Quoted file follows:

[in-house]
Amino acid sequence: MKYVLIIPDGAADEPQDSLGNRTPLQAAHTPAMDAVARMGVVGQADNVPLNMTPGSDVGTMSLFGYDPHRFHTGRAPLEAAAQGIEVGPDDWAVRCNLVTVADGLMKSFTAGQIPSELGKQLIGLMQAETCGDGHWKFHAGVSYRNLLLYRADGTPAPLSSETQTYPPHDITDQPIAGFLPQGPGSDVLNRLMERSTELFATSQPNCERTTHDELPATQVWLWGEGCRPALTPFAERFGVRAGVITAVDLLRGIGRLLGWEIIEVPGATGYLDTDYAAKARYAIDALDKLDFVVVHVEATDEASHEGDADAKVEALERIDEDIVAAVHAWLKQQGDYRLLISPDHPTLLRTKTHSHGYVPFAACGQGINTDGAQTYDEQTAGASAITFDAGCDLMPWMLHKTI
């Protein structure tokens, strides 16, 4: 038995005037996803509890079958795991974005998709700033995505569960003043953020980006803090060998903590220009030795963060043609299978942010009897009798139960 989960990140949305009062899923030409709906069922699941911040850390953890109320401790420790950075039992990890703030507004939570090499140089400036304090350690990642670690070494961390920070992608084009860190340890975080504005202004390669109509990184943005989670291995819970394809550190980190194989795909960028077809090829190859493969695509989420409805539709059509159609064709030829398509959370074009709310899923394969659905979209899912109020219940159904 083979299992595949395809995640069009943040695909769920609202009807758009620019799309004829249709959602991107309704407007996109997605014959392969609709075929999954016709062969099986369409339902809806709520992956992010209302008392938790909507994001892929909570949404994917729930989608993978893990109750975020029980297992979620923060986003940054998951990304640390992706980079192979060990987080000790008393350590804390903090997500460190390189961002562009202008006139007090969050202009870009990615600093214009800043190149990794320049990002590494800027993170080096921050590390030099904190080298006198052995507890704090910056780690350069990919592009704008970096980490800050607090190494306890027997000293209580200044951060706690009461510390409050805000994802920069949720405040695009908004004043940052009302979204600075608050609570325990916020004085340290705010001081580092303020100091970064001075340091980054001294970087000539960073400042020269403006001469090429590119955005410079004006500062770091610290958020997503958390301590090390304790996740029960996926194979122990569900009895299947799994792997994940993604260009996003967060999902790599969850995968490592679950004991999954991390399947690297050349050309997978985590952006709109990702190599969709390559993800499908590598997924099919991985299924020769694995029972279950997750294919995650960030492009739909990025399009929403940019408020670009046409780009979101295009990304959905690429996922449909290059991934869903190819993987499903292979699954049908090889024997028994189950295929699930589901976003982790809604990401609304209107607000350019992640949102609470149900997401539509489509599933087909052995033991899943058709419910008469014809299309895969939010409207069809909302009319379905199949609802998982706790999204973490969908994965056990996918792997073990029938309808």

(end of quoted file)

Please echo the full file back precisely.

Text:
[in-house]
Amino acid sequence: MKYVLIIPDGAADEPQDSLGNRTPLQAAHTPAMDAVARMGVVGQADNVPLNMTPGSDVGTMSLFGYDPHRFHTGRAPLEAAAQGIEVGPDDWAVRCNLVTVADGLMKSFTAGQIPSELGKQLIGLMQAETCGDGHWKFHAGVSYRNLLLYRADGTPAPLSSETQTYPPHDITDQPIAGFLPQGPGSDVLNRLMERSTELFATSQPNCERTTHDELPATQVWLWGEGCRPALTPFAERFGVRAGVITAVDLLRGIGRLLGWEIIEVPGATGYLDTDYAAKARYAIDALDKLDFVVVHVEATDEASHEGDADAKVEALERIDEDIVAAVHAWLKQQGDYRLLISPDHPTLLRTKTHSHGYVPFAACGQGINTDGAQTYDEQTAGASAITFDAGCDLMPWMLHKTI
């Protein structure tokens, strides 16, 4: 038995005037996803509890079958795991974005998709700033995505569960003043953020980006803090060998903590220009030795963060043609299978942010009897009798139960 989960990140949305009062899923030409709906069922699941911040850390953890109320401790420790950075039992990890703030507004939570090499140089400036304090350690990642670690070494961390920070992608084009860190340890975080504005202004390669109509990184943005989670291995819970394809550190980190194989795909960028077809090829190859493969695509989420409805539709059509159609064709030829398509959370074009709310899923394969659905979209899912109020219940159904 083979299992595949395809995640069009943040695909769920609202009807758009620019799309004829249709959602991107309704407007996109997605014959392969609709075929999954016709062969099986369409339902809806709520992956992010209302008392938790909507994001892929909570949404994917729930989608993978893990109750975020029980297992979620923060986003940054998951990304640390992706980079192979060990987080000790008393350590804390903090997500460190390189961002562009202008006139007090969050202009870009990615600093214009800043190149990794320049990002590494800027993170080096921050590390030099904190080298006198052995507890704090910056780690350069990919592009704008970096980490800050607090190494306890027997000293209580200044951060706690009461510390409050805000994802920069949720405040695009908004004043940052009302979204600075608050609570325990916020004085340290705010001081580092303020100091970064001075340091980054001294970087000539960073400042020269403006001469090429590119955005410079004006500062770091610290958020997503958390301590090390304790996740029960996926194979122990569900009895299947799994792997994940993604260009996003967060999902790599969850995968490592679950004991999954991390399947690297050349050309997978985590952006709109990702190599969709390559993800499908590598997924099919991985299924020769694995029972279950997750294919995650960030492009739909990025399009929403940019408020670009046409780009979101295009990304959905690429996922449909290059991934869903190819993987499903292979699954049908090889024997028994189950295929699930589901976003982790809604990401609304209107607000350019992640949102609470149900997401539509489509599933087909052995033991899943058709419910008469014809299309895969939010409207069809909302009319379905199949609802998982706790999204973490969908994965056990996918792997073990029938309808």